Another dimension to consider is nature of ownership or investment. Privately-owned businesses – from owner-managed to private equity investments – are more likely to be required by their owners to have a greater focus on cash forecasting, because it’s the underlying cash flows that pay the rewards of ownership. Likewise, heavily-financed businesses are often required by investors to demonstrate their ability to repay borrowings, through regular cash forecasts. On the other hand, within larger businesses – where management are not majority owners – there can be less focus on cash, as incentives tend to be based on earnings.

However, necessity is a one-sided equation. While businesses react promptly to cash deficits, there is often no pressure to act when there is a cash surplus. This reflects the asymmetry between potentially existential penalties for not managing cash downsides, against more marginal benefits of managing upsides.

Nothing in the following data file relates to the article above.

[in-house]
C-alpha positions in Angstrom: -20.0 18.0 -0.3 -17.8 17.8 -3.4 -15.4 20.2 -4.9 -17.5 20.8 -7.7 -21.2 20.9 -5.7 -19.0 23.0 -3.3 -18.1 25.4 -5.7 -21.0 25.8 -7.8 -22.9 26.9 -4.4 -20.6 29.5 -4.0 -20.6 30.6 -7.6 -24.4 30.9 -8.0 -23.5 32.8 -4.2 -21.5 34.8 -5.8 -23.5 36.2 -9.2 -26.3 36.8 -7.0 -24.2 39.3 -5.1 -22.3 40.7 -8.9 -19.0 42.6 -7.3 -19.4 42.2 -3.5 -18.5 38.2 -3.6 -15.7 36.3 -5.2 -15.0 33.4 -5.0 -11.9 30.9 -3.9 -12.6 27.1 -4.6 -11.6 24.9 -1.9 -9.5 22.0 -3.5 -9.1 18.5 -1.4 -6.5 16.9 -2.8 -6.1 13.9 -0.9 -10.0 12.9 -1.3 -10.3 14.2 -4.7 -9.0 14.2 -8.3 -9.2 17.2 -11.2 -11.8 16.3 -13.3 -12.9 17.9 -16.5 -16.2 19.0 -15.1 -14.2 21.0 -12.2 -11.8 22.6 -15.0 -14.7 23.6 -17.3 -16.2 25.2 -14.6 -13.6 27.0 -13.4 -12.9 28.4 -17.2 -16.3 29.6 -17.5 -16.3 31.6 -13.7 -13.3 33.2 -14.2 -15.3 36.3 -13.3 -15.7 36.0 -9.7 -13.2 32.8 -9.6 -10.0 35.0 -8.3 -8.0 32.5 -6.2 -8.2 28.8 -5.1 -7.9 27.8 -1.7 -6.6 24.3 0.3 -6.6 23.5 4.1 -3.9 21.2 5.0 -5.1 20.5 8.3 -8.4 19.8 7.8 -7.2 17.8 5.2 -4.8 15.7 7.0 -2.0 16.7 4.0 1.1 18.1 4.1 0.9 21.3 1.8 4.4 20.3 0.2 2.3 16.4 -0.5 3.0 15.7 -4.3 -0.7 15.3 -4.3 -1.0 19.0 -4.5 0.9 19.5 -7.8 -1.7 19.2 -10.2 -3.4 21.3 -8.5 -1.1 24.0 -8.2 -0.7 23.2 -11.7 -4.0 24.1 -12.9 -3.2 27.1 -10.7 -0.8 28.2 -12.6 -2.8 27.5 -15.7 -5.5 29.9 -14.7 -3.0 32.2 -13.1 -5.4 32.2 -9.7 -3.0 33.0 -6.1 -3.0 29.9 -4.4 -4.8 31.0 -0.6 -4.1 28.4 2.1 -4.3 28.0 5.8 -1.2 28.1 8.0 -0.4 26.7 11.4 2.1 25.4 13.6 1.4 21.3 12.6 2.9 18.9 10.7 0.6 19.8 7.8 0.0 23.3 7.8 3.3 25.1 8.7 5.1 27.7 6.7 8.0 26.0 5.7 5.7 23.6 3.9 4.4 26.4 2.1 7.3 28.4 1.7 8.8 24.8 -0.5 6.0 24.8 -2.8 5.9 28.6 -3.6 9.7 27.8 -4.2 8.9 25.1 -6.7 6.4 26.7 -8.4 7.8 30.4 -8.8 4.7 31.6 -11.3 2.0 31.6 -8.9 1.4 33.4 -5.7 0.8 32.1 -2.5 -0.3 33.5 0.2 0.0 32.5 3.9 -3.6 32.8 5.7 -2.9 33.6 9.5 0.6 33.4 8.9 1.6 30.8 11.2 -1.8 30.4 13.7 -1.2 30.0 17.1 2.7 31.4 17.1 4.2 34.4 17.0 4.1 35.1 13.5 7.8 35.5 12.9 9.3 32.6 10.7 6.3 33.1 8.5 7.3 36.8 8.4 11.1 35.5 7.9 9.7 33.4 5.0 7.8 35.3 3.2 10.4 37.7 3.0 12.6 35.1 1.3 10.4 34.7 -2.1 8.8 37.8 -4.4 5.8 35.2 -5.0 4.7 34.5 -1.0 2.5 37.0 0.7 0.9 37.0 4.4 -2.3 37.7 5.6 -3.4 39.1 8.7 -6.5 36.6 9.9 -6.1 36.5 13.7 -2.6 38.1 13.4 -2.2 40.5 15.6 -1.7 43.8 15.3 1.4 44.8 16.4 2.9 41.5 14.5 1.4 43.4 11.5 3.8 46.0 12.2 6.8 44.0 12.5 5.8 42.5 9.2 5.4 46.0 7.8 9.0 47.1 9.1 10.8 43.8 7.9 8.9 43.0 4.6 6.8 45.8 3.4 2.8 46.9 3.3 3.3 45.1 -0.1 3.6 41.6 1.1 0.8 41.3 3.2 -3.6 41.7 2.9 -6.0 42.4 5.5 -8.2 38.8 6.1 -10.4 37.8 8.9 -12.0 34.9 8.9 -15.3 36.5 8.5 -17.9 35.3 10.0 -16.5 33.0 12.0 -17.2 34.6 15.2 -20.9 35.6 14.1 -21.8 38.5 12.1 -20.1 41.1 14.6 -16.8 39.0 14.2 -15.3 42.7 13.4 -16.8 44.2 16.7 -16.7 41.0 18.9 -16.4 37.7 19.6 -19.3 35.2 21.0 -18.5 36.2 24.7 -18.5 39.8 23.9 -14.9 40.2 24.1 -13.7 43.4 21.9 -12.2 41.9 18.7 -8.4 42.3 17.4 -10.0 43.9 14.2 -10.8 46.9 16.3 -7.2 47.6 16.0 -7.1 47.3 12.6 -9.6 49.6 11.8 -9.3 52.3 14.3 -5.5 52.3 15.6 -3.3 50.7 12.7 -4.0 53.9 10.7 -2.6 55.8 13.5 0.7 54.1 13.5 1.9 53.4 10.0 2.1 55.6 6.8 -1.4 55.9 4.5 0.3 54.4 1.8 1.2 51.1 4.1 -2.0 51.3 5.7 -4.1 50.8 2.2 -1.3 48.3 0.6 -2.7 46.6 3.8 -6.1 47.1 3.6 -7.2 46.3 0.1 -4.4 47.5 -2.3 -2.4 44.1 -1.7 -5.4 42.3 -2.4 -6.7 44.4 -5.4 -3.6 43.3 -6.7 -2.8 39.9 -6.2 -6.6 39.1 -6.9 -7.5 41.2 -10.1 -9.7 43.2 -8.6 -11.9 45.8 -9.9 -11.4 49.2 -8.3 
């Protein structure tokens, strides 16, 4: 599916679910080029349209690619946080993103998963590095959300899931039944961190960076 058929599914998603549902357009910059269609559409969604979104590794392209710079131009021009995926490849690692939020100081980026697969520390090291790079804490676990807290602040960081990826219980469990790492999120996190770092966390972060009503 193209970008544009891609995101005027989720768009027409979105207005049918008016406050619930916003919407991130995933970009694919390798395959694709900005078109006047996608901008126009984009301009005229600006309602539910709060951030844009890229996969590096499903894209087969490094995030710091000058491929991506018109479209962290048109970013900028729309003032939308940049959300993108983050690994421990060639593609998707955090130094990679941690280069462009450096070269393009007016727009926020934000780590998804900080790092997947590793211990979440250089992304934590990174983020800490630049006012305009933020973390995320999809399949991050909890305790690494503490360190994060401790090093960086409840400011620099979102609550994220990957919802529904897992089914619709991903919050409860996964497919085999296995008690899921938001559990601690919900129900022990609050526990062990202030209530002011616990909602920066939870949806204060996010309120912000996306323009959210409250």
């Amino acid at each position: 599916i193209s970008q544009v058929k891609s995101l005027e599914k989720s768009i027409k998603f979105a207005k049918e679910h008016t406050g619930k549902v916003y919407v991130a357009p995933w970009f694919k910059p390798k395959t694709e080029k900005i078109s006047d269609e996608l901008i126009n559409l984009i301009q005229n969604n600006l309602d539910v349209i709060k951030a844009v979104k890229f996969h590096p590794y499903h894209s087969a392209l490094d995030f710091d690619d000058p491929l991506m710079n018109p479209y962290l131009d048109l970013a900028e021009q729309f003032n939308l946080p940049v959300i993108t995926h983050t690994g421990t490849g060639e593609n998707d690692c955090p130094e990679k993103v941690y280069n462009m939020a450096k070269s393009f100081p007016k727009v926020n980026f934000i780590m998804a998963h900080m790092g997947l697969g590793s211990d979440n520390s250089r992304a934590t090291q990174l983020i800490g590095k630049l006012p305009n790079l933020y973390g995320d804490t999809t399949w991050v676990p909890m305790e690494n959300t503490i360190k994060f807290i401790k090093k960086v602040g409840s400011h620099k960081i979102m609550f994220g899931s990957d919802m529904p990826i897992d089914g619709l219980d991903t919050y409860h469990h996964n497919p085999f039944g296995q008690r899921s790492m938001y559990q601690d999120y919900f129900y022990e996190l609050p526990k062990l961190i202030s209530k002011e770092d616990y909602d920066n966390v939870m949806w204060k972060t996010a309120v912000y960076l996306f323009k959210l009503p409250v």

Accurate visibility of future cash flows should enable businesses to benefit from reduced transaction costs (through aggregation or netting of flows) and improved returns (taking advantage of interest curves and off-setting positions). Additionally, the further the forecast horizon, the more time management has to identify and manage potential cash issues in a cost effective manner (for example working capital levers or negotiated refinancing), rather than reacting at short notice. By definition, it is larger centralised organisations that have the economy of scale to benefit most from potential efficiencies, given the relative investment required in people and infrastructure.